A Second Circuit panel didn’t seem convinced by businesswoman Lynn Tilton's company that Axis Insurance Co. should be made to cover up to $5 million in legal fees incurred during a Securities and Exchange Commission investigation, expressing skepticism at how Patriarch Partners LLC interpreted its directors and officers insurance policy.

  • October 15, 2018

    1 In 4 Women In Law Experienced Recent Harassment: Report

    One in four professional women working in the legal industry experienced some form of sexual harassment or misconduct in the past five years, according to a survey released Monday.

  • October 15, 2018

    $4.8B Akorn Ruling More Outlier Than Shift At Chancery

    An unprecedented Delaware Chancery Court finding that Fresenius Kabi AG can terminate a $4.8 billion merger with Akorn Inc. earlier this month appears to be more of a deal outlier than a change in court direction on merger-killing adverse event clauses, some attorneys say.

  • October 15, 2018

    Twitter Faces GDPR Probe Over Possible User Tracking

    The Irish Data Protection Commission confirmed Monday that it is investigating Twitter Inc. for potential violations of the European Union’s General Data Protection Regulation after the social media company refused to disclose whether it tracks users who click on links in tweets.

  • October 15, 2018

    In-N-Out Can Block Fight For $15 Buttons, Legal Group Says

    The Washington Legal Foundation asked the U.S. Supreme Court to take up In-N-Out Burger's request to review a National Labor Relations Board order blocking it from making workers take off buttons backing wage advocacy group Fight for $15.

Expert Analysis

  • What Jurors Think Of #MeToo: A Snapshot

    Dan Gallipeau

    Recently, we began examining the attitudes of potential jurors on the #MeToo movement and related issues. This article shares some of our preliminary survey findings, which are on point with issues we all see daily in the media, says Dan Gallipeau of Dispute Dynamics Inc.

  • 10 Questions The SEC Will Probably Ask Google: Part 1

    John Reed Stark

    With the announcement this week that a previously undisclosed software bug potentially exposed up to 500,000 Google+ users' personal data, Google has a problem. And the U.S. Securities and Exchange Commission is probably investigating, says John Reed Stark, former chief of the SEC's Office of Internet Enforcement.

  • Knowledge Management: An Unsung Hero Of Legal Innovation

    Rob MacAdam

    As technology evolves, law firms are increasingly looking for ways to improve communication, transparency and service for their clients. Firms should put knowledge management at the core of their value proposition to create a competitive advantage, says Rob MacAdam at HighQ.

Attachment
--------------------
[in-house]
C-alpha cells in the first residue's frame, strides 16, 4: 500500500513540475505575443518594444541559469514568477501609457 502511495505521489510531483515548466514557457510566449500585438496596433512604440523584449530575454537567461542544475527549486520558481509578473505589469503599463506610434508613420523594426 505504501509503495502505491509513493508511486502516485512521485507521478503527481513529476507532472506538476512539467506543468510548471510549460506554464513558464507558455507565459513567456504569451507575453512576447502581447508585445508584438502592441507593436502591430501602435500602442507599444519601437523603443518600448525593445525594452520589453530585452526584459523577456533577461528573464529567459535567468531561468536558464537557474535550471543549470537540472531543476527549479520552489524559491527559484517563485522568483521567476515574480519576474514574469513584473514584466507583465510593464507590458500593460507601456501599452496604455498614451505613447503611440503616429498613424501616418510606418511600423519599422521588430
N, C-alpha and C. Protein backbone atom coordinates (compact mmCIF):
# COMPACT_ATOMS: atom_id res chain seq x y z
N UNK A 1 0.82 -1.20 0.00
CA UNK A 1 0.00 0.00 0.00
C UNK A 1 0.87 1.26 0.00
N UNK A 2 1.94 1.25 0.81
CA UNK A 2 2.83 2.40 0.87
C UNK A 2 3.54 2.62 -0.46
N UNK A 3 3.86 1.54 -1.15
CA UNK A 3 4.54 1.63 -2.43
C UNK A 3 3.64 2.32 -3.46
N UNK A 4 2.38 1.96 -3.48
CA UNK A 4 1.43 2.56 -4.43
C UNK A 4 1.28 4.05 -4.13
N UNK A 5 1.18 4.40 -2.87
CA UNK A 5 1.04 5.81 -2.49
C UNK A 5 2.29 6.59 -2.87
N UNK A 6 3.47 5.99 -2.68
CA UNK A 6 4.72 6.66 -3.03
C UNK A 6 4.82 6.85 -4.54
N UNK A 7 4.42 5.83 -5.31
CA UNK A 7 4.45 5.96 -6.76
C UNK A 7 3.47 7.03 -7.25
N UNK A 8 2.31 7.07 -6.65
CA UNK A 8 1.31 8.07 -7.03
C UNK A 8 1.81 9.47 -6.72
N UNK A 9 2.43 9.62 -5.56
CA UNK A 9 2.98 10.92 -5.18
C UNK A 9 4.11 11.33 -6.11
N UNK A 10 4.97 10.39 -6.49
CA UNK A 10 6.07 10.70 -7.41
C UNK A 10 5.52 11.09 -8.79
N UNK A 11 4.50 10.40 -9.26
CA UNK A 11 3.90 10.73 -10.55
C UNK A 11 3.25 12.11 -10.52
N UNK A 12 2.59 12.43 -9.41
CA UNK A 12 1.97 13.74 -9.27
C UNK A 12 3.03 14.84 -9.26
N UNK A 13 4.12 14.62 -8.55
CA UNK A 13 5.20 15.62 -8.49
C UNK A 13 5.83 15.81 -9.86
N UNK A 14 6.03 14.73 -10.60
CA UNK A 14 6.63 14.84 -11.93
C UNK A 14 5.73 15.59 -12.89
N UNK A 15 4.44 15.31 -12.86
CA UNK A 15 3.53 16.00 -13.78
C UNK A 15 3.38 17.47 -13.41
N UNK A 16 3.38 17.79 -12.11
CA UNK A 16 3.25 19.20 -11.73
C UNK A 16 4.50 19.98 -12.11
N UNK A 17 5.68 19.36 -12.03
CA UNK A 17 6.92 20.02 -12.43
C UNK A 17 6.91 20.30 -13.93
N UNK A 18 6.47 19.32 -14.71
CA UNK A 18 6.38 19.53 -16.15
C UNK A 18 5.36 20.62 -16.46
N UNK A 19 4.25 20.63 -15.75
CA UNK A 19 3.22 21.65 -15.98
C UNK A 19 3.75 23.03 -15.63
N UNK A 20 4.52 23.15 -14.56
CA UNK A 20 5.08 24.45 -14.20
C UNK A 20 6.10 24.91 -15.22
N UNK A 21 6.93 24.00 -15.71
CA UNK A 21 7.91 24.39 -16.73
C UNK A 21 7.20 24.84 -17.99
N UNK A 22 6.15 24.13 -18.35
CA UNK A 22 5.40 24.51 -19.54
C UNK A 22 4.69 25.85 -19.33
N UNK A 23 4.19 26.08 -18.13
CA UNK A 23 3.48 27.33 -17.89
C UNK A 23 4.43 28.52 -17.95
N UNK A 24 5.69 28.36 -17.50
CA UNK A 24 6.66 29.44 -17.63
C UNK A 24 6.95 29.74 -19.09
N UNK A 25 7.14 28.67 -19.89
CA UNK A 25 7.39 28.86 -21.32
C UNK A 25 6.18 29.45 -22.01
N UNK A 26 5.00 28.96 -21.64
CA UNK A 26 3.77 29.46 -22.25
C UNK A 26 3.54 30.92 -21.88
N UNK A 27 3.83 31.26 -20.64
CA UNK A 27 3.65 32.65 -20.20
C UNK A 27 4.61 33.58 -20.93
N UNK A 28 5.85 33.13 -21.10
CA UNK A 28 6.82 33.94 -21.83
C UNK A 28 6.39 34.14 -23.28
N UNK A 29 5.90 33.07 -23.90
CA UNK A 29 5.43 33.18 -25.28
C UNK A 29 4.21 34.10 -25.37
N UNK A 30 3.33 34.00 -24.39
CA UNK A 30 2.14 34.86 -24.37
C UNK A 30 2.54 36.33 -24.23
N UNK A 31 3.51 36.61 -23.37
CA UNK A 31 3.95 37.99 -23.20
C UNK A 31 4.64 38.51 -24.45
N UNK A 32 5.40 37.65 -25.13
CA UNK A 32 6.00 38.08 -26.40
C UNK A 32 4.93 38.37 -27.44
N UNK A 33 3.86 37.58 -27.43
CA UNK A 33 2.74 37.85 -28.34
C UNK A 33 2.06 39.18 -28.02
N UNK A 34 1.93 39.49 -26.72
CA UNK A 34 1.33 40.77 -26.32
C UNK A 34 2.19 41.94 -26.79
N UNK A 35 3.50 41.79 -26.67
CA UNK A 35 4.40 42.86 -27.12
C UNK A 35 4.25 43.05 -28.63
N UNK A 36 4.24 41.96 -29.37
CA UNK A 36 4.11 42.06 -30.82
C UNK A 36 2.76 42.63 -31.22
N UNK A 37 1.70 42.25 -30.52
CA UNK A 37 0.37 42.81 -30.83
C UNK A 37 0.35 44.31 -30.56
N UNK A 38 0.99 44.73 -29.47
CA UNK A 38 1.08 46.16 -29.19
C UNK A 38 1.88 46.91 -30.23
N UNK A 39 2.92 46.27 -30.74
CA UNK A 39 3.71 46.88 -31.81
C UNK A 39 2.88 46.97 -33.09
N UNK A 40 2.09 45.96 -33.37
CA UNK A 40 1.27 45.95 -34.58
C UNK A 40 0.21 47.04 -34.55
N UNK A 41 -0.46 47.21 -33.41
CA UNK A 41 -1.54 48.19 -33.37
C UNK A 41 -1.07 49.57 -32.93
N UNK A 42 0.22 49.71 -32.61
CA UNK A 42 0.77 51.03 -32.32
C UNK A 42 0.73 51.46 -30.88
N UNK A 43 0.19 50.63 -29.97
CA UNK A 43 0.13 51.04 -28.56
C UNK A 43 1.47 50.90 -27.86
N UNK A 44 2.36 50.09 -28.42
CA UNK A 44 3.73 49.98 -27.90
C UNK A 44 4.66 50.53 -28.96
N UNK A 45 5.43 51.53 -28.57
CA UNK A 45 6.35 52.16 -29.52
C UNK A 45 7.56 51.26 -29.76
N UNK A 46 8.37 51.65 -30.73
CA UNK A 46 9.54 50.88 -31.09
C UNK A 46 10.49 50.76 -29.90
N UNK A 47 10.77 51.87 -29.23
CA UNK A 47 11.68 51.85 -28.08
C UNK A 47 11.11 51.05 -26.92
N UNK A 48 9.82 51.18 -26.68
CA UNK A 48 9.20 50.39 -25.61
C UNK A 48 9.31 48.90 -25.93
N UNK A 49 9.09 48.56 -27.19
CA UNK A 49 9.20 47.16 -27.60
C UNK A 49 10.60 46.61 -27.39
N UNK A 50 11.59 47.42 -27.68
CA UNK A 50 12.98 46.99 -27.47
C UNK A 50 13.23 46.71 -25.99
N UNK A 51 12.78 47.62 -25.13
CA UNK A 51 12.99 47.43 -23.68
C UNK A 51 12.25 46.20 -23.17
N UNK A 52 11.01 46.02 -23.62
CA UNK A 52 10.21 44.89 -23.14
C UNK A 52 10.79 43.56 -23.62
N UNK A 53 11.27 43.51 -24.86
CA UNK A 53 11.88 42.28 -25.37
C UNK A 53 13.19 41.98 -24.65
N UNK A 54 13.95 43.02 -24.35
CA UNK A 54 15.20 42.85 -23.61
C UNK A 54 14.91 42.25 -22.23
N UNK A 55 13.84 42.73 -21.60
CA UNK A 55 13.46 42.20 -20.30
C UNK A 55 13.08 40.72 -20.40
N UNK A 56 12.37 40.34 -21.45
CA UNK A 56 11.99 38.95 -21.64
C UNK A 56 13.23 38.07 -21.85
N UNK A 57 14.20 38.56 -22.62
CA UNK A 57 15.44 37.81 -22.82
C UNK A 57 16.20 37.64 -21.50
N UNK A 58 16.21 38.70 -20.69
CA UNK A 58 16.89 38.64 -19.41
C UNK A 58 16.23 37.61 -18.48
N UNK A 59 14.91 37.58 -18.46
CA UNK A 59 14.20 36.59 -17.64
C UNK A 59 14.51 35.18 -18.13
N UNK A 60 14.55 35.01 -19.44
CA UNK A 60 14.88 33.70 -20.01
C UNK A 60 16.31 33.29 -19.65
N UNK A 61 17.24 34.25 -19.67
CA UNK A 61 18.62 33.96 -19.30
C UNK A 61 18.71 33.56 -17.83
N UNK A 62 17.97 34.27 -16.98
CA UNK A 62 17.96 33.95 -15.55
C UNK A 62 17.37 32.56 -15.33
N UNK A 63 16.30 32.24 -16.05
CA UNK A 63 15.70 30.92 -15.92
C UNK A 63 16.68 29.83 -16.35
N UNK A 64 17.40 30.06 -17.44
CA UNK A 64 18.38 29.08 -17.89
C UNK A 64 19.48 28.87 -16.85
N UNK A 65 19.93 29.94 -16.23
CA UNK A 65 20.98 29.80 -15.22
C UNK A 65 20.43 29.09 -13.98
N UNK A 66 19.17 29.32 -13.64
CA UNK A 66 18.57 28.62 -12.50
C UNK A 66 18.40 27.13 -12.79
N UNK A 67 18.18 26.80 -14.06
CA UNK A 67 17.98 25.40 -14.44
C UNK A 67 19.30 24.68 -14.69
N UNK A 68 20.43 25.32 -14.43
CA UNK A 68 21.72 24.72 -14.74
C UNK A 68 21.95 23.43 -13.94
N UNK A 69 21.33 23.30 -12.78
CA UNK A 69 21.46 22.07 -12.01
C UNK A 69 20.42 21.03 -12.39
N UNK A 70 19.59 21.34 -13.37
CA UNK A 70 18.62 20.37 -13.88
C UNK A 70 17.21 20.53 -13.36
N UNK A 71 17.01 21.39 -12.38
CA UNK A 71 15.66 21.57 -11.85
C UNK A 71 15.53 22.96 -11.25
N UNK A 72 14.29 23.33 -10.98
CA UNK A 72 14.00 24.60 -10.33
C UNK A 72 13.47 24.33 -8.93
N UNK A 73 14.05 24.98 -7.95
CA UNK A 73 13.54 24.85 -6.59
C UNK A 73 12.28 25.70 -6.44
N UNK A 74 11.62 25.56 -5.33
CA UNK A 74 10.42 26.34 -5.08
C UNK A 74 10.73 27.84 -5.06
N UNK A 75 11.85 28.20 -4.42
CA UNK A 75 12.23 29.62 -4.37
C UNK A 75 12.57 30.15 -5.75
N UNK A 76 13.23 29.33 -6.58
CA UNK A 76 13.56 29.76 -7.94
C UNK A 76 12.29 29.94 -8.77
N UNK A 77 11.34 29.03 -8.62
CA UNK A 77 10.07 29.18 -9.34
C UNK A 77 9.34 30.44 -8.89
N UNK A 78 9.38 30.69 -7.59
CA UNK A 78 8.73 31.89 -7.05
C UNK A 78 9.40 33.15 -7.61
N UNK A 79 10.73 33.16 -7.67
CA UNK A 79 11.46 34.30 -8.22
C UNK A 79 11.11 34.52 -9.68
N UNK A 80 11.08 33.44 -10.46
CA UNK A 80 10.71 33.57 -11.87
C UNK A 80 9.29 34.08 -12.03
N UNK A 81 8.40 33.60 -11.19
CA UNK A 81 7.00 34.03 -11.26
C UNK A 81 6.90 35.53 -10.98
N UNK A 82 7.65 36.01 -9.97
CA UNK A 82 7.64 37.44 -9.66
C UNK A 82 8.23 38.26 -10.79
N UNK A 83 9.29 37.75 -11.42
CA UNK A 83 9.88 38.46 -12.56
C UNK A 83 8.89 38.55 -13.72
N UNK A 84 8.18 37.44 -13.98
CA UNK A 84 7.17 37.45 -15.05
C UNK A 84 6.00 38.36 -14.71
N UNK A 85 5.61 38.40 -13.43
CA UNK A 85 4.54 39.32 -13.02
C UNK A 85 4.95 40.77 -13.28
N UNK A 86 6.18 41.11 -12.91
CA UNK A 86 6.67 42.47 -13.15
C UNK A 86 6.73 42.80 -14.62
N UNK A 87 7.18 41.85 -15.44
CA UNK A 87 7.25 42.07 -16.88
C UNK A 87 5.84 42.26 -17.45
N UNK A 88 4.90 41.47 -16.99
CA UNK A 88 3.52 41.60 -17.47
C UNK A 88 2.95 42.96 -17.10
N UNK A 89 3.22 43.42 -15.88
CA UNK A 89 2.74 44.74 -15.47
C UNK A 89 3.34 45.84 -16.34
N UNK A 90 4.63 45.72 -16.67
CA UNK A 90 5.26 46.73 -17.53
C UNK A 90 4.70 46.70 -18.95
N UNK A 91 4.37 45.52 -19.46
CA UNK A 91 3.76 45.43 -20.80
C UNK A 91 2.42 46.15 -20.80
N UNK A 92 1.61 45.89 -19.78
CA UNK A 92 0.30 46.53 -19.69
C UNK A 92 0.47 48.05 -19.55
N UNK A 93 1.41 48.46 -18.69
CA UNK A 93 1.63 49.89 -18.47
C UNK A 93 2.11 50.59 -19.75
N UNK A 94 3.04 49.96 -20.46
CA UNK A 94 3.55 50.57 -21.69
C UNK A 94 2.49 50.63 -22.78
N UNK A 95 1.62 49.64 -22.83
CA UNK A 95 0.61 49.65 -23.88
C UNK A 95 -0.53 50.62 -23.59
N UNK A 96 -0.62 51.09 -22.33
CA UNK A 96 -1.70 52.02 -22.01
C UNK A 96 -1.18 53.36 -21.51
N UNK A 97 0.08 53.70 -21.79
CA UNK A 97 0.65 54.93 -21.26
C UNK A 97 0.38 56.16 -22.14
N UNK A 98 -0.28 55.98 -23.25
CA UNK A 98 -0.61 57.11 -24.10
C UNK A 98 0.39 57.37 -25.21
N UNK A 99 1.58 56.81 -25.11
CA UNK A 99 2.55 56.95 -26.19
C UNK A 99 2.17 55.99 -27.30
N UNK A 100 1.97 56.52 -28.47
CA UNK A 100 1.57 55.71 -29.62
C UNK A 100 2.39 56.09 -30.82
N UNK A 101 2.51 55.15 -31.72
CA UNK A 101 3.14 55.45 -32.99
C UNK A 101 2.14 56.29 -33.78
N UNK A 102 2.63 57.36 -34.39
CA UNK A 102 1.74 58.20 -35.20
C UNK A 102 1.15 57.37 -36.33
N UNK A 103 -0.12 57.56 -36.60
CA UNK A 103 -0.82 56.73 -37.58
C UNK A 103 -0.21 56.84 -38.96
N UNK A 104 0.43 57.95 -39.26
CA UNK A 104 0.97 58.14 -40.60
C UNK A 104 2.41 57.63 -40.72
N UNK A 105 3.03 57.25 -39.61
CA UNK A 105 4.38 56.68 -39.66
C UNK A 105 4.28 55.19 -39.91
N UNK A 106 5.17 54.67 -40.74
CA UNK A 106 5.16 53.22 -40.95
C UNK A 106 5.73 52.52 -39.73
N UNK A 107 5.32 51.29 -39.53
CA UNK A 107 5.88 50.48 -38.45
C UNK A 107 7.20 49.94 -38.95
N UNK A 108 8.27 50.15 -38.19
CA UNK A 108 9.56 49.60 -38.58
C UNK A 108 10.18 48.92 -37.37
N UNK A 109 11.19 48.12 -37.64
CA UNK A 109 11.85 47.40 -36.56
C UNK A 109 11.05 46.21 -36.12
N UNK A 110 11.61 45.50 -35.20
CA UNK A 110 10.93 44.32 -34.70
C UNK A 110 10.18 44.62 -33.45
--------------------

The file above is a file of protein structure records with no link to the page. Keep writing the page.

• Defamation In Litigation: A Primer On Privileges In NY

    Jonathan Bloom

    Under New York law, statements made in court and other litigation-related communications are, in most cases, privileged. But these privileges have limits, and it behooves litigants — particularly those inclined to speak publicly about their cases — to be aware of them, says Jonathan Bloom of Weil Gotshal & Manges LLP.

  • Recent Trends In Shareholder Activism

    Warren de Wied

    Despite poor financial performance among activist funds, the number of public campaigns has increased sharply. Attorneys with Fried Frank Harris Shriver & Jacobson LLP explore the themes in this year's campaigns, the impact on M&A and board concentration, and how companies must respond.

  • Why Janus Should Make Public Employers Think Twice

    Daniel Altchek

    In Palardy v. Township of Millburn, the Third Circuit recently held that public employee union membership and activity is protected under the First Amendment. However, it did not address how the U.S. Supreme Court's Janus ruling may have already signaled a resolution of the circuit split on this issue, says Daniel Altchek of Miles & Stockbridge PC.

  • Hurdles Ahead For California's Female Director Mandate

    Teresa Johnson

    Many believe that California's new law requiring a minimum number of female directors at public companies is necessary. But the law also faces a number of criticisms, and its implementation may well be delayed or even blocked by constitutional challenges, say attorneys with Arnold & Porter.

  • IRS Notice Does Not Jeopardize Exec Comp Grandfather

    Rosina Barker

    The recently issued IRS Notice 2018-68 has triggered concern that the employer’s negative discretion to reduce or cancel amounts payable under an executive compensation award defeats the grandfather protection for awards created by the Tax Cuts and Jobs Act. We believe this concern is off the mark, say attorneys at Morgan Lewis & Bockius LLP.

  • New NLRB Joint Employment Rule: Don't Celebrate Just Yet

    Dove Burns

    Although the National Labor Relations Board’s recently proposed joint employment rule would reduce potential liability for secondary businesses, employers operating in these circumstances must continue to contend with varying interpretations of the joint employer standard for now, says Dove Burns of Obermayer Rebmann Maxwell & Hippel LLP.

  • Opinion

    Skip The New 'Civility Courses' And Think Like A Lawyer

    Alex Dimitrief

    As we watch what passes for political discourse in our nation’s capital, it’s understandable that universities are launching programs on how to cope with ideological disputes. But our country needs fewer people who profess to be open-minded and more people who engage in and honor the conclusions of reasoned debates, says Alex Dimitrief of General Electric Co.